HLA and mate choice in humans.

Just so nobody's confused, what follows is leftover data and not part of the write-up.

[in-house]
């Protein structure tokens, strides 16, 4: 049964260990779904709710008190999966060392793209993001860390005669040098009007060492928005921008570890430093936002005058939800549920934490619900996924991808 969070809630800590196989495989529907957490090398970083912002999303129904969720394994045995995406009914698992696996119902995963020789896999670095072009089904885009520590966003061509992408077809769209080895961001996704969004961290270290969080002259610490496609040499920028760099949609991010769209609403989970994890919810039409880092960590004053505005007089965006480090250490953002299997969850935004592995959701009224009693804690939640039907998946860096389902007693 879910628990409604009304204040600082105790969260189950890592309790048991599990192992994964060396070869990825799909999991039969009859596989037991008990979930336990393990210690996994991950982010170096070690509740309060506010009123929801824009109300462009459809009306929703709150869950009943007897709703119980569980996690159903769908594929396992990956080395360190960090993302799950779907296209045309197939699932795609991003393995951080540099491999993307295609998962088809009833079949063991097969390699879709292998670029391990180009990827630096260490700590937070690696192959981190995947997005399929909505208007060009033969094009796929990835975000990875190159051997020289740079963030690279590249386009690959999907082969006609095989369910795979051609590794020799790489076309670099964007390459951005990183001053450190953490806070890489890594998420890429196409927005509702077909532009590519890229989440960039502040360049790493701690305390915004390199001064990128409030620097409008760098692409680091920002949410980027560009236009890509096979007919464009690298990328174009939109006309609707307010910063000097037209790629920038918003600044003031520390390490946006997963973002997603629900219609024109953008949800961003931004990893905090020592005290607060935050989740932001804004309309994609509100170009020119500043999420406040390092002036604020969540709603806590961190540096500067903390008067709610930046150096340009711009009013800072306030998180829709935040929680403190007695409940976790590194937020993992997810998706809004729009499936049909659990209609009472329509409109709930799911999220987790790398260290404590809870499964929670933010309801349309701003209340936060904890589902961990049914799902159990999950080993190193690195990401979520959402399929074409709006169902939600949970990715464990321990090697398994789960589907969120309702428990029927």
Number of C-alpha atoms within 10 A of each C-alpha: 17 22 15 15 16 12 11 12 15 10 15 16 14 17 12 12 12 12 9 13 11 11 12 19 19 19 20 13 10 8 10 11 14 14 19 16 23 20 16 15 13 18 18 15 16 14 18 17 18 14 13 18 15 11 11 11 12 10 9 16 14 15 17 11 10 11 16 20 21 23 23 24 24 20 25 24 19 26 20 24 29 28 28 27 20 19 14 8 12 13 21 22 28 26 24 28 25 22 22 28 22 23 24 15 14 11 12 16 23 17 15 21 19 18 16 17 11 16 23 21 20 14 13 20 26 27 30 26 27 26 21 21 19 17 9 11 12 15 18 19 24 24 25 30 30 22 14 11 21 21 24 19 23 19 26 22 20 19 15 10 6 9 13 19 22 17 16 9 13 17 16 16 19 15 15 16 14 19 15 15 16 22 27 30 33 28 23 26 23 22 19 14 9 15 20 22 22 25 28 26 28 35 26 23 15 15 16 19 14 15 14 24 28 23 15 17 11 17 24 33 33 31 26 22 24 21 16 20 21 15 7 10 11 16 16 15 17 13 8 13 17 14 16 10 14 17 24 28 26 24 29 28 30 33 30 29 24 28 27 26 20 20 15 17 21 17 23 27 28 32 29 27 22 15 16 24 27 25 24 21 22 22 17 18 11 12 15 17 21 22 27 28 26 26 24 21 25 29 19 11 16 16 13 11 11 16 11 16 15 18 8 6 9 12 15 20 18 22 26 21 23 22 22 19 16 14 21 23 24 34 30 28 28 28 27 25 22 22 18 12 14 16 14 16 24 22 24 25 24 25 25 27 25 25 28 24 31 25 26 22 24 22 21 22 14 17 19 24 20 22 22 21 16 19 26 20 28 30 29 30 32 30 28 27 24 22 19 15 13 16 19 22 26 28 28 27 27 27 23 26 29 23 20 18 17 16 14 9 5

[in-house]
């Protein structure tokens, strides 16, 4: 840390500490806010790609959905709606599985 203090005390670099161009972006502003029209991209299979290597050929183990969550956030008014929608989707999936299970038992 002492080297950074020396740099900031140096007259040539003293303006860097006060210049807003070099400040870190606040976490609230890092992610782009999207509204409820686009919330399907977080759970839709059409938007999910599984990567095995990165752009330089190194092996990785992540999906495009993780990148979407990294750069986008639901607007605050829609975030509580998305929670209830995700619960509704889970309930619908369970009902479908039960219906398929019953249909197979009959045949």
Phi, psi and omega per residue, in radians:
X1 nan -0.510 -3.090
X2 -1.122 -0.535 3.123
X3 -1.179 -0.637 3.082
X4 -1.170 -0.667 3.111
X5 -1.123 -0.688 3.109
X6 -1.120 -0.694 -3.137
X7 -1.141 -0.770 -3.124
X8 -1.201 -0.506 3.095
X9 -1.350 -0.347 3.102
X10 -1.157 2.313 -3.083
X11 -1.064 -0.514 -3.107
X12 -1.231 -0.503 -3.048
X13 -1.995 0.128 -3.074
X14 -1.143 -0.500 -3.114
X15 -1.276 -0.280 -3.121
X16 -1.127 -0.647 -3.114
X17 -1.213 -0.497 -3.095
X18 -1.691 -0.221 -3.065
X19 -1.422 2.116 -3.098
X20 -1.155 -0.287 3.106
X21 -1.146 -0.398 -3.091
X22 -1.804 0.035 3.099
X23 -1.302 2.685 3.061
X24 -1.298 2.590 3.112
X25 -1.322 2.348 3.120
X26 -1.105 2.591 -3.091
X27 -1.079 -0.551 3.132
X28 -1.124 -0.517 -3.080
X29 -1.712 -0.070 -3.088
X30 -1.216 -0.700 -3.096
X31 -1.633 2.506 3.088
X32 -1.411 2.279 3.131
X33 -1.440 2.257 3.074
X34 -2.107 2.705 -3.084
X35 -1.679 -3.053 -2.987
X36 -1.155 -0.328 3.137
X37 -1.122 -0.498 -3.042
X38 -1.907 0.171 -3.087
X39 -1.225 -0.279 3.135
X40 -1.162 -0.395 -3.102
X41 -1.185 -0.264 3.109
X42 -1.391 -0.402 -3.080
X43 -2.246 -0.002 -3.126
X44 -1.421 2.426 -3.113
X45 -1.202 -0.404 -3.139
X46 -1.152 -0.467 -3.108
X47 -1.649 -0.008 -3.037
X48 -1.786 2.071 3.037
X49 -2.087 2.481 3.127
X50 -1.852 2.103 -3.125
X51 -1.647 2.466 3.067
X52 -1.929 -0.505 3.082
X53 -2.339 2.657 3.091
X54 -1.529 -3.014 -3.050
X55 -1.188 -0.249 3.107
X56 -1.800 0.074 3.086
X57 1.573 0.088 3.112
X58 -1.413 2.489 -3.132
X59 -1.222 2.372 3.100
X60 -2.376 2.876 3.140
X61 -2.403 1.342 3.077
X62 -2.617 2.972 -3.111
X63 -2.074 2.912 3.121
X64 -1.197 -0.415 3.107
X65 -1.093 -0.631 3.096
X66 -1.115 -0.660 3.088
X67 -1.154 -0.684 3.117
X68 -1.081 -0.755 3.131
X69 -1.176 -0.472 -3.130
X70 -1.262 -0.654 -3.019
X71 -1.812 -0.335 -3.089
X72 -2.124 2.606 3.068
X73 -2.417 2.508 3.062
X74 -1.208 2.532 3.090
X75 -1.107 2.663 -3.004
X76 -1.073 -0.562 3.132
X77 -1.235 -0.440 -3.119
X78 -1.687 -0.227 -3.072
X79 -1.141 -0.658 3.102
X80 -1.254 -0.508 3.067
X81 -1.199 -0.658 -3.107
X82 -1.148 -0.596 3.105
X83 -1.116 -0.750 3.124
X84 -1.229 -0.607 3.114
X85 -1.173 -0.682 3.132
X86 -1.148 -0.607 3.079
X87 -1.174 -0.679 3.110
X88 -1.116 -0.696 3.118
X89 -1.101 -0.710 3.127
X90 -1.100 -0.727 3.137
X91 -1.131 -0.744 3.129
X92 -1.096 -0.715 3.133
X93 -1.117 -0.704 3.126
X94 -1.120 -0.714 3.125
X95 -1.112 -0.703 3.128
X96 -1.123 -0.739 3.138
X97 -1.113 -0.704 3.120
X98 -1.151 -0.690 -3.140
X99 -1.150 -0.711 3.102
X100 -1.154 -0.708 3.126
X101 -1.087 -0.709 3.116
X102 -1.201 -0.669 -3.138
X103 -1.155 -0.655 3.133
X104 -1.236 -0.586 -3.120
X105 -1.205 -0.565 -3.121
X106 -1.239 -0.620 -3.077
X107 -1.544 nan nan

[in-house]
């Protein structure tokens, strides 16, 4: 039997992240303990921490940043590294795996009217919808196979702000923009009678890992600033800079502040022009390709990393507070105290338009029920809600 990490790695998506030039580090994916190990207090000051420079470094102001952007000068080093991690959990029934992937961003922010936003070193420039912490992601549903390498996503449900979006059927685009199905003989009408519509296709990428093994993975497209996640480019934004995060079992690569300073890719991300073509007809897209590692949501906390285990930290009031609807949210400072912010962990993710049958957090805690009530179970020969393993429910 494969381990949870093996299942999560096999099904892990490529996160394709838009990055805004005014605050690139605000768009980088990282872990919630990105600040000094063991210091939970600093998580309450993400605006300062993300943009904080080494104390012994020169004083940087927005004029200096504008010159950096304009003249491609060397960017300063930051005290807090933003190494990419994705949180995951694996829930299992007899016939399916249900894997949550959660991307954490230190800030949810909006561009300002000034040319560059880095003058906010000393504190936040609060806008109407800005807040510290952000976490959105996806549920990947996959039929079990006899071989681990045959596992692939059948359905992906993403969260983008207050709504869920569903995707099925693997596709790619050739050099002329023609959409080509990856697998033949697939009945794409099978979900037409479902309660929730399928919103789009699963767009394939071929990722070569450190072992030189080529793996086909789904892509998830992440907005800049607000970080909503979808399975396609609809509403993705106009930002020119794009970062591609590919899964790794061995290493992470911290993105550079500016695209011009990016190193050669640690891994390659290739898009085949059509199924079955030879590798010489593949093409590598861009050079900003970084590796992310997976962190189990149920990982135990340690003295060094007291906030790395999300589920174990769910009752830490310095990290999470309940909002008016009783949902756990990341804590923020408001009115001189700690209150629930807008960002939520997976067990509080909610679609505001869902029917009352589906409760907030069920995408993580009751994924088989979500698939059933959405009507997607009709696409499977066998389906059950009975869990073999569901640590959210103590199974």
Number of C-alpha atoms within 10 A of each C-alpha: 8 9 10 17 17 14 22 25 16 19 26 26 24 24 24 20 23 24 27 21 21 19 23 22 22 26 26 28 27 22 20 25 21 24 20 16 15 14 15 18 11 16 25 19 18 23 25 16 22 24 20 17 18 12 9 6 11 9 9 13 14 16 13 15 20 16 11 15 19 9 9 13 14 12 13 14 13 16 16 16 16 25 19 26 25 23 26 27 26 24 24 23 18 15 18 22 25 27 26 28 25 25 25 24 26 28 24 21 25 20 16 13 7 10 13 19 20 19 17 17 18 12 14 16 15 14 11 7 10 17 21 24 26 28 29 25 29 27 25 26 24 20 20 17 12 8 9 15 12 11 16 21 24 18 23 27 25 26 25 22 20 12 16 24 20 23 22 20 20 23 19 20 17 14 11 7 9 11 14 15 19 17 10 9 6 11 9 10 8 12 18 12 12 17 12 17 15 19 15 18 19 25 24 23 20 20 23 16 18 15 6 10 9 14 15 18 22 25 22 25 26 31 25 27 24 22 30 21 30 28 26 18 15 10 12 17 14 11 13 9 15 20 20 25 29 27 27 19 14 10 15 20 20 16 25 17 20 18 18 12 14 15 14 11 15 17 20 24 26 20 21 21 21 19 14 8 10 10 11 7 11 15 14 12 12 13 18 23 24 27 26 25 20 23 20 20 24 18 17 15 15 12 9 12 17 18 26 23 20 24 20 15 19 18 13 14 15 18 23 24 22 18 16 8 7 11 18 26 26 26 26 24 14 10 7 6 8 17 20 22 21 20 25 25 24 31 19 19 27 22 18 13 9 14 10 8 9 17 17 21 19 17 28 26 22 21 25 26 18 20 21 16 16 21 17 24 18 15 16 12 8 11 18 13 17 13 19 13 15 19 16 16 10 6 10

Evidence from studies in rodents suggests that mate selection is influenced by major-histocompatibility-complex haplotypes, with preferences for dissimilar partners. This study was initiated to determine whether avoidance of a mate with the same HLA haplotype as one's own might be occurring in the Hutterites, a North American reproductive isolate of European ancestry, notable for their large sibships, communal lifestyle, and limited number of five-locus HLA haplotypes (HLA-A, -B, -C, -DR, and -DQ). HLA haplotypes were known for 411 Hutterite couples. The number of couples expected to match for a haplotype was calculated in two ways: first, from population genotype frequencies, with account being taken of the nonrandom mating pattern with respect to colony lineages, and, second, from computer simulations using conservative founder assumptions and the exact genealogy of the 411 couples. We observed fewer matches for HLA haplotypes between spouses than expected (first method, P = .005; second method, P = .020-.067). Among couples who did match for a haplotype, the matched haplotype was inherited from the mother in 29 cases and from the father in 50 cases (P = .018). These results are consistent with the conclusion that Hutterite mate choice is influenced by HLA haplotypes, with an avoidance of spouses with haplotypes that are the same as one's own.